We only have Stowe's family members' testimony.
Scholars continue to describe the quote as "apocryphal", originating from the Stowe family but from neither Harriet Beecher Stowe herself nor Lincoln (although Stowe described Lincoln as funny, which would be consistent with such a joke). In the article Lincoln, Stowe, and the "Little Woman/Great War" Story: The Making, and Breaking, of a Great American Anecdote, Daniel Vollaro writes
Despite its popularity, however, the quotation is entirely apocryphal, emerging from within Stowe family tradition without any textual support or verification from the author herself. Most of Stowe's biographers have included some version of the quote, almost always scrupulously attributing it to its apocryphal origins. Many twentieth-century literary scholars, critics, and historians who reference the incident were not as careful as Weinstein to qualify the quotation with phrases like "allegedly said" or "is reported to have said."
The "" is a footnote that reads
In her 1937 biography Harriet Beecher Stowe (New York: Appleton-Century), 273, Catherine Gilbertson attributed the quotation to "family legend." Similarly, Forrest Wilson says it originated from a "family story" (Crusader in Crinoline: The Life of Harriet Beecher Stowe (Philadelphia, Pa.: Lippincott, 1941), 484. Johanna Johnston's account in Runaway to Heaven (Garden City, N.Y.: Doubleday, 1963), 357, ushers the reader into Lincoln's parlor along with Stowe and emotes: "the rest would be legend forever after, to Harriet and all her family." After opening her preface to her Harriet Beecher Stowe: A Life (New York: Oxford University Press, 1994), vii, with the quotation, Joan Hedrick writes that Lincoln "is said to have greeted" Stowe.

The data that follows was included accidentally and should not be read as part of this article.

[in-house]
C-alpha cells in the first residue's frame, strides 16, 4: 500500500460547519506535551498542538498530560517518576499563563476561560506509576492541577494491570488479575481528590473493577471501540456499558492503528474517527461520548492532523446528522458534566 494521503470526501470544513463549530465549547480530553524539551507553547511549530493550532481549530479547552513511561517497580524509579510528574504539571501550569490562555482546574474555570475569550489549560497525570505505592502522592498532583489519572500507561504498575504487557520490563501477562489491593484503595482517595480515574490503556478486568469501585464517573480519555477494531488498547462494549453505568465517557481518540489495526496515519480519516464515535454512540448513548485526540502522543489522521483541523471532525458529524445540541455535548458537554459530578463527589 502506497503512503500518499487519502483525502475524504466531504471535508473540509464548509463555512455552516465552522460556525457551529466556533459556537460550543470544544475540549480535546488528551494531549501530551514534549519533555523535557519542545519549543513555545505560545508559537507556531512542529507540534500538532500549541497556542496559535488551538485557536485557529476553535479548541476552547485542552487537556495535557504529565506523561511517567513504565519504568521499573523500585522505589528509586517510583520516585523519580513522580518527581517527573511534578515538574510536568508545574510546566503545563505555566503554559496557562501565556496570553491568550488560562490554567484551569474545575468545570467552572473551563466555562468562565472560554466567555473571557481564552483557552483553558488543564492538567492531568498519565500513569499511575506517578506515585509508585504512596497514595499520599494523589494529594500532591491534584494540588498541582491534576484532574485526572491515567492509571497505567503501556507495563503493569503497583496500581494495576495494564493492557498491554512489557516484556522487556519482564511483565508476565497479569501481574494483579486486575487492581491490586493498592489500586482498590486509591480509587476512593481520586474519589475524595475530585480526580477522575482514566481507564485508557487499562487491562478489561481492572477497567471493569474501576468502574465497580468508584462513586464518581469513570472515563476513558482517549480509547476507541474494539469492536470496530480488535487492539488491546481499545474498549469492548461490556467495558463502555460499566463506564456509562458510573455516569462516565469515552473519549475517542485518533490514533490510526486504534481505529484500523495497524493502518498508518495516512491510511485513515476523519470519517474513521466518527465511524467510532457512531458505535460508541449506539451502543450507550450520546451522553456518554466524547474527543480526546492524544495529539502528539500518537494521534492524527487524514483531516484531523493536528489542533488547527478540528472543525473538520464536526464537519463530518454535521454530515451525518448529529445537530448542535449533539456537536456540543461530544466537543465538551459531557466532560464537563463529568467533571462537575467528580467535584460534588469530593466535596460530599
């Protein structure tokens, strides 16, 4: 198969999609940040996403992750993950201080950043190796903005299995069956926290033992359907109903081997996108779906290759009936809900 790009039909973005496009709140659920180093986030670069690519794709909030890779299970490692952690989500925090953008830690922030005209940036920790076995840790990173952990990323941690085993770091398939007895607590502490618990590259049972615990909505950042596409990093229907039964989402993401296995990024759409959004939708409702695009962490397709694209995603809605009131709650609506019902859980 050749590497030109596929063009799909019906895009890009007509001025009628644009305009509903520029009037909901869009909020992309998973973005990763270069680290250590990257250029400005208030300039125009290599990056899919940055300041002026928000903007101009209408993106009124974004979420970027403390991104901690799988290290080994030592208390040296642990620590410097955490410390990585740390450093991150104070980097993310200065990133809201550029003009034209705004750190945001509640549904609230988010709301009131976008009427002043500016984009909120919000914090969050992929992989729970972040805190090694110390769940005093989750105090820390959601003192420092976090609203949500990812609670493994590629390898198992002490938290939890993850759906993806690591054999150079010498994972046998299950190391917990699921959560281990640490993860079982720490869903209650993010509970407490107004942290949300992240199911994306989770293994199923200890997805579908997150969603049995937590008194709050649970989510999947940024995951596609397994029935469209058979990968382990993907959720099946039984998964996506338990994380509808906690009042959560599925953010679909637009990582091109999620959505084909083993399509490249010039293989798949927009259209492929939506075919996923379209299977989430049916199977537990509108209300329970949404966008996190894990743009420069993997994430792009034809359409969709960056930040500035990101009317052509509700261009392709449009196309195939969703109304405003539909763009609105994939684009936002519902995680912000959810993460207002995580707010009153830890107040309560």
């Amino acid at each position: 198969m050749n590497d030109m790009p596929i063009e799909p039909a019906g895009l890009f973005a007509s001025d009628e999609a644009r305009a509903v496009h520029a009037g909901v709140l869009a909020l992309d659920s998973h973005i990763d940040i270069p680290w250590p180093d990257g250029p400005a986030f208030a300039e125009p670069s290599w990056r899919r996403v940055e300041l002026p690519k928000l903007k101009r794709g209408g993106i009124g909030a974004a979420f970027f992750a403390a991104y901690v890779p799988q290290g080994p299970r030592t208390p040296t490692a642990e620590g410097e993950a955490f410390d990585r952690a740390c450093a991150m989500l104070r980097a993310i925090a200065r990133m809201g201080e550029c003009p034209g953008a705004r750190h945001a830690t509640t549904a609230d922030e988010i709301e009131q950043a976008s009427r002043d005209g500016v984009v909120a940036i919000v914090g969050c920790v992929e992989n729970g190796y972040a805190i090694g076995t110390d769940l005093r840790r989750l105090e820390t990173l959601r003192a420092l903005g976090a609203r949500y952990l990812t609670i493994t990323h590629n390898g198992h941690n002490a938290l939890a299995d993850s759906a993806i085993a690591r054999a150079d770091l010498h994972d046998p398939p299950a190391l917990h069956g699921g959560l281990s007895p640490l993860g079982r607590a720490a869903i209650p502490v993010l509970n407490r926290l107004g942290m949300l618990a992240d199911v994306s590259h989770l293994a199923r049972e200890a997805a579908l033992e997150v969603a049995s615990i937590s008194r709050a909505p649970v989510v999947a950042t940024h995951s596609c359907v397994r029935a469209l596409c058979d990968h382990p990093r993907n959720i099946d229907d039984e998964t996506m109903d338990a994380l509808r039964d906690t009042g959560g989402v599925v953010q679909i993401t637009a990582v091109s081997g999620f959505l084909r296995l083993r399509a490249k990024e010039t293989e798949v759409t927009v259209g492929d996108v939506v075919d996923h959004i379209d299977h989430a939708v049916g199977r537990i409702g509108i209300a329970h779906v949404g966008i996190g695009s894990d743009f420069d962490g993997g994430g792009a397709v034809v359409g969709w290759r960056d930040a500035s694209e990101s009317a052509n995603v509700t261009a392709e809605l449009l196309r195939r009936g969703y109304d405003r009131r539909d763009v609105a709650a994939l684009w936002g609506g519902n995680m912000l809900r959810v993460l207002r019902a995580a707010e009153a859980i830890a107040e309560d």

I did some more digging to try to find contemporary (or near-contemporary) accounts of the quote, to see where exactly in the Stowe family history it came from. Authors and Friends includes Fields' 1896 writing indicating that the first person in the family to repeat it was one of Stowe's daughters, presumably not long after the meeting. She found it out from an intermediate source - neither Stowe nor Lincoln:
It was left for others to speak of her interview with President Lincoln. Her daughter was told that when the President heard her name he seized her hand, saying, "Is this the little woman who made this great war?" He then led her apart to a seat in the window, where they were withdrawn from other guests, and undisturbed.
Now, Vollaro says that three of Stowe's family members were with her for the meeting: her daughter Hattie, her son Charles, and her sister-in-law Isabella. Charles apparently wrote about the quotation in his 1911 biography, but there is doubt as to whether he was actually at the meeting. Regardless, the quote seems to have been popularized - and perhaps invented - by - Stowe family members around the turn of the century. Unless we believe that Charles was present, there are no primary sources who have been recorded as confirming the quote.